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A New Pattern Is Cut for Global Textile Trade

The result is a likely bonanza for consumers. The United States alone imports approximately $90 billion worth of textiles annually. Under the new system, prices of blue jeans, men's shirts and other types of clothing now governed by quotas could fall by as much as one-third, as production shifts to lower-cost locations.

However, it has left development and trade officials in other countries worried about their future in a global system that makes job security for seamstresses in Asia, Africa and Latin America dependent upon the decisions of buyers in Manhattan and industrial policy in Beijing.

At the Timex (Garments) Ltd. factory in Sri Lanka, workers stitch bras for major U.S. brands. China's efficiency and speed to market may lead to substantial layoffs in Sri Lanka. (Peter S. Goodman -- The Washington Post)

About This Report

Staff writer Paul Blustein wrote and reported from Honduras and Washington. Staff writer Peter S. Goodman wrote and reported from Sri Lanka, Cambodia and China.

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In Honduras, Minister of Industry Norman Garcia said he hopes the country can hang on to most of its 130,000 textile jobs but acknowledges that economic survival may require a detour back to agriculture. At least, he said recently, economic success for China's 1.3 billion people will probably mean rising prices for the melons, peppers, shrimp and fish that Hondurans can harvest year-round.

"If the Chinese are destined to become the manufacturing center of the world," he said, "somebody's got to feed those guys."

Initially rooted in efforts to protect developed world factories by limiting imports, the textile quotas evolved into a sort of de facto economic aid, awarded as a way to spread the wealth of U.S. and European consumers around the globe. Ironically, many of the same countries voicing concerns today about the end of quotas argued for decades that they should be abolished. At the time, those countries believed that scrapping the quota system would give their textile companies unlimited access to the United States and Europe -- a sure path to riches. They got their way when the member states of the World Trade Organization in 1994 agreed that the Multifibre Arrangement would expire after 10 more years, ending one of the world's more extensive exercises in managed trade.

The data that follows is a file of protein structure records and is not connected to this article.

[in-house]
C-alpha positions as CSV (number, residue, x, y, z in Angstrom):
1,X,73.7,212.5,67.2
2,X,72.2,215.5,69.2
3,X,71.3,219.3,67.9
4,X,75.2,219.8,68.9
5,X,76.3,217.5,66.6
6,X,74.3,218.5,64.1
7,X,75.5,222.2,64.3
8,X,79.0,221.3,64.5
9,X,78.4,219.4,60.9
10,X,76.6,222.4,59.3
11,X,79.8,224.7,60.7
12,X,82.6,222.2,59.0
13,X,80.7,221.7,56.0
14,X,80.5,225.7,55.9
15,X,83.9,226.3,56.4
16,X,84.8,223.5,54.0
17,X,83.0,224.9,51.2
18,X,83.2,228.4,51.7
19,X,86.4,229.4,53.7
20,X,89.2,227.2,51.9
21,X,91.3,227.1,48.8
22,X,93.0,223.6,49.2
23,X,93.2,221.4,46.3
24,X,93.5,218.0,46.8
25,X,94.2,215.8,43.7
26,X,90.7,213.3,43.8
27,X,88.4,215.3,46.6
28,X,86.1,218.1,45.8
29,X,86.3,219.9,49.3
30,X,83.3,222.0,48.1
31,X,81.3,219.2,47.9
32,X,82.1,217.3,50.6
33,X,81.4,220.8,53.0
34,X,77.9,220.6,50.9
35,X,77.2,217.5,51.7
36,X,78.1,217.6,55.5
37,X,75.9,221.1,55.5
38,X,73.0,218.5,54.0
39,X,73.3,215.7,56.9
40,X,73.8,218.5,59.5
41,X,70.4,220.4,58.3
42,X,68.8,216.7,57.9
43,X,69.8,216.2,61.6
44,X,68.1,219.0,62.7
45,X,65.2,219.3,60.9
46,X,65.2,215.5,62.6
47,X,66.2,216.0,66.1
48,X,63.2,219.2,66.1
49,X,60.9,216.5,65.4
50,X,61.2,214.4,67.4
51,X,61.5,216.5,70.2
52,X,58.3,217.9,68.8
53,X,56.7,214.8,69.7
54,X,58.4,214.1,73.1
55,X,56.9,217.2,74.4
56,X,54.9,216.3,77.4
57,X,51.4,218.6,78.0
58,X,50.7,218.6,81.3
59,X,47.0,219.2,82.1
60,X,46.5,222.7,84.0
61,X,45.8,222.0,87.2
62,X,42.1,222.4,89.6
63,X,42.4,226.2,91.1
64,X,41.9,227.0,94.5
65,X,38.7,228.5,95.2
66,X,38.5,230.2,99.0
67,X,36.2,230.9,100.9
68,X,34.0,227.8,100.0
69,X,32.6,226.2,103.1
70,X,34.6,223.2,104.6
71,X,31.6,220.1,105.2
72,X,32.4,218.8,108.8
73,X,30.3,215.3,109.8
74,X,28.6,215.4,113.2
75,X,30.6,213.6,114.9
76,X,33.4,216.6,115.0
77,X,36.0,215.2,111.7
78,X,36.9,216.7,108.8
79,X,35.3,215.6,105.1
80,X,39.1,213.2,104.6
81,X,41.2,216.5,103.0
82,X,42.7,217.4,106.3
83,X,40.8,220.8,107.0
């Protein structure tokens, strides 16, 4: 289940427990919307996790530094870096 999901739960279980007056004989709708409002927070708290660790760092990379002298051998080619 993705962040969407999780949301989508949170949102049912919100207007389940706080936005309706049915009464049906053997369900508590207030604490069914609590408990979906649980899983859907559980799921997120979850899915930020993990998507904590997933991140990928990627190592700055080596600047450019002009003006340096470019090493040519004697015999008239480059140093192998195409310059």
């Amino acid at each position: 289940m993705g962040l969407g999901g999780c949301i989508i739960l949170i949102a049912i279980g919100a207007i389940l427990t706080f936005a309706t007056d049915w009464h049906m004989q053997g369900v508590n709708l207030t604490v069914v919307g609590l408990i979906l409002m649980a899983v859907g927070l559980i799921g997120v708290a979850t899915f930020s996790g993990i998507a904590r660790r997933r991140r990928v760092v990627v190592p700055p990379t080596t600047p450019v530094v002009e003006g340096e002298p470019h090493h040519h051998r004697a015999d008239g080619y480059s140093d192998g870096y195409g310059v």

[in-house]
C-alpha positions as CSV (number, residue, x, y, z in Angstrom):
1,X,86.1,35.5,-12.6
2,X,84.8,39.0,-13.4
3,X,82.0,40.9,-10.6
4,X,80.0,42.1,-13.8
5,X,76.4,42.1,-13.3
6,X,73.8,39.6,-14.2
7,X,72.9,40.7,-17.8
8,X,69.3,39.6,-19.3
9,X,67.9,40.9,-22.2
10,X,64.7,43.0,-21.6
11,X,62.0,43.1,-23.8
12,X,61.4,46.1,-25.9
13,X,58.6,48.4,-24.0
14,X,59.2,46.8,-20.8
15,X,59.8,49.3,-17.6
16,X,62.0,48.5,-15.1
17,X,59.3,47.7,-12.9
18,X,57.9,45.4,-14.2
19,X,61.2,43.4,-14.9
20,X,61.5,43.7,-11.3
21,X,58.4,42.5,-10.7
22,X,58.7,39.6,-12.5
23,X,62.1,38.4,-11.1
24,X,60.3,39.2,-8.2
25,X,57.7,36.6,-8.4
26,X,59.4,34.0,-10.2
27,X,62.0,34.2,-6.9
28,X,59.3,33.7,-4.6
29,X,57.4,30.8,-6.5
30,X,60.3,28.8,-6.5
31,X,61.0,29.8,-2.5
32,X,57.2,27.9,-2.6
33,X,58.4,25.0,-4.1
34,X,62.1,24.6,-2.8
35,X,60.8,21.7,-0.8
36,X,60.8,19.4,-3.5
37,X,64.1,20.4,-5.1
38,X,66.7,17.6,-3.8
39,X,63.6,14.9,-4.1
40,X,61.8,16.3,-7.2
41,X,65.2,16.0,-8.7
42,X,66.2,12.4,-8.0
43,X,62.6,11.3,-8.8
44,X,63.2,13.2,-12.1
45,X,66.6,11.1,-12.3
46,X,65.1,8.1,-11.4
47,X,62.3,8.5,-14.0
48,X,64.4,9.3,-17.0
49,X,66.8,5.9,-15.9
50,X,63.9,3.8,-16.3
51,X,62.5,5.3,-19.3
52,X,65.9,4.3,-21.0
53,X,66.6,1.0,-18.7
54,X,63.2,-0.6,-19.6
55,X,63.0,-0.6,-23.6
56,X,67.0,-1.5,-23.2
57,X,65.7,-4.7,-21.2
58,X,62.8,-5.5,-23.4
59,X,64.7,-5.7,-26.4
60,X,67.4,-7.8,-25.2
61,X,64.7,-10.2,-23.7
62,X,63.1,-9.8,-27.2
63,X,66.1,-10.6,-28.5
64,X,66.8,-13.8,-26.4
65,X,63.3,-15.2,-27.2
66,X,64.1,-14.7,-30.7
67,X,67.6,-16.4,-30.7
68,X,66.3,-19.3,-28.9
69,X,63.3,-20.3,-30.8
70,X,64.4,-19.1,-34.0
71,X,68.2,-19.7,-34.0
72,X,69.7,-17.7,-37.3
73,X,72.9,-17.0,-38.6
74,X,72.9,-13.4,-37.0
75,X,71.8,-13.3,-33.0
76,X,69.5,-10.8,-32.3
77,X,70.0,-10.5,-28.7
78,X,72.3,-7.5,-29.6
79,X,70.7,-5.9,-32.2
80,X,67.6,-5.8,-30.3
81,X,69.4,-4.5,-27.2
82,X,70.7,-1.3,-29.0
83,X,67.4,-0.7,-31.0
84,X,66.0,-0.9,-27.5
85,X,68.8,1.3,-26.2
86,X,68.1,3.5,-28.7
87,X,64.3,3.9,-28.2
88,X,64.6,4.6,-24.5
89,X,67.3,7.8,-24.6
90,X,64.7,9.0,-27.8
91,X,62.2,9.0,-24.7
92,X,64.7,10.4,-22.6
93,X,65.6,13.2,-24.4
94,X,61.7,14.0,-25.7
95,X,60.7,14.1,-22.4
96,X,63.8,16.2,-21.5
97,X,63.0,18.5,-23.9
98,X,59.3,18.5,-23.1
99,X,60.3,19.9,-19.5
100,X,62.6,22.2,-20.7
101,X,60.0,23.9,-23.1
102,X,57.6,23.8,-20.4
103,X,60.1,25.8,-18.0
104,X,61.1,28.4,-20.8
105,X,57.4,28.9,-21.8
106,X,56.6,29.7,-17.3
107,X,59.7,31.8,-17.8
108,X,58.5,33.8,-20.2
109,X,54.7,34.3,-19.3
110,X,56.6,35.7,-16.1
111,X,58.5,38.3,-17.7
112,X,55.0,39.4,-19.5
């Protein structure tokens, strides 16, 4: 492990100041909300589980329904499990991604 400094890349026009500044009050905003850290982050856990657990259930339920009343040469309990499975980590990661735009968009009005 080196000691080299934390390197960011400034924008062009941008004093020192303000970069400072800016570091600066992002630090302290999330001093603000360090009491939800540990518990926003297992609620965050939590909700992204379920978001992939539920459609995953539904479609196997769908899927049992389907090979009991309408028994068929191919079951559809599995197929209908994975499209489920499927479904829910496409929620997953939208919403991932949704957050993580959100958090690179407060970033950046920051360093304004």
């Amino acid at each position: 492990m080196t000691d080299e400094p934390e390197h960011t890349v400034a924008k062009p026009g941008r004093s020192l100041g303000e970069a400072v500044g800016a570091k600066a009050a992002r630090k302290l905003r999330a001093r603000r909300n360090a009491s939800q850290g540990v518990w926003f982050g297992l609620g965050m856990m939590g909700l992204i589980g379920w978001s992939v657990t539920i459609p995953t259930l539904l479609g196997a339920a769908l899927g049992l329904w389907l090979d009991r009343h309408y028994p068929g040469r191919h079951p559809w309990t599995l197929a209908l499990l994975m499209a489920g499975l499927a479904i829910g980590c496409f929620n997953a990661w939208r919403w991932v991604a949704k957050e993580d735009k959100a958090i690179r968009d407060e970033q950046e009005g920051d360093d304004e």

That position now stands as a colossal miscalculation, which failed to factor in the rise of China. The world's most populous country was on the outskirts of the global economy at that point, and there was little inkling that its cautious economic reforms were about to begin reshaping international commerce.

Since then, China's increasing efficiency and its burgeoning, low-cost partnership with U.S. consumers have prompted other textile-exporting countries to appeal to Washington for new preferential trade agreements. The quota system is independent of the customs duties that the United States and Europe apply to imported textiles, which average 16 percent in the case of the United States. Countries such as Cambodia and Honduras have asked that, as the quota system disappears, their goods be given duty-free access to the United States to give them a cost advantage over China. U.S. textile executives, concerned about the approximately 695,000 jobs left in the dwindling U.S. industry, likewise have asked that the Bush administration use its power under global trade rules to limit the growth of Chinese imports until 2008.

These sorts of measures, like the quota system itself, may distort free trade. But proponents argue that China has its own unfair advantages -- including currency rules that keep its goods cheap, hidden subsidies and, most significantly, abusive labor standards of the sort that other countries have been under world pressure to correct.

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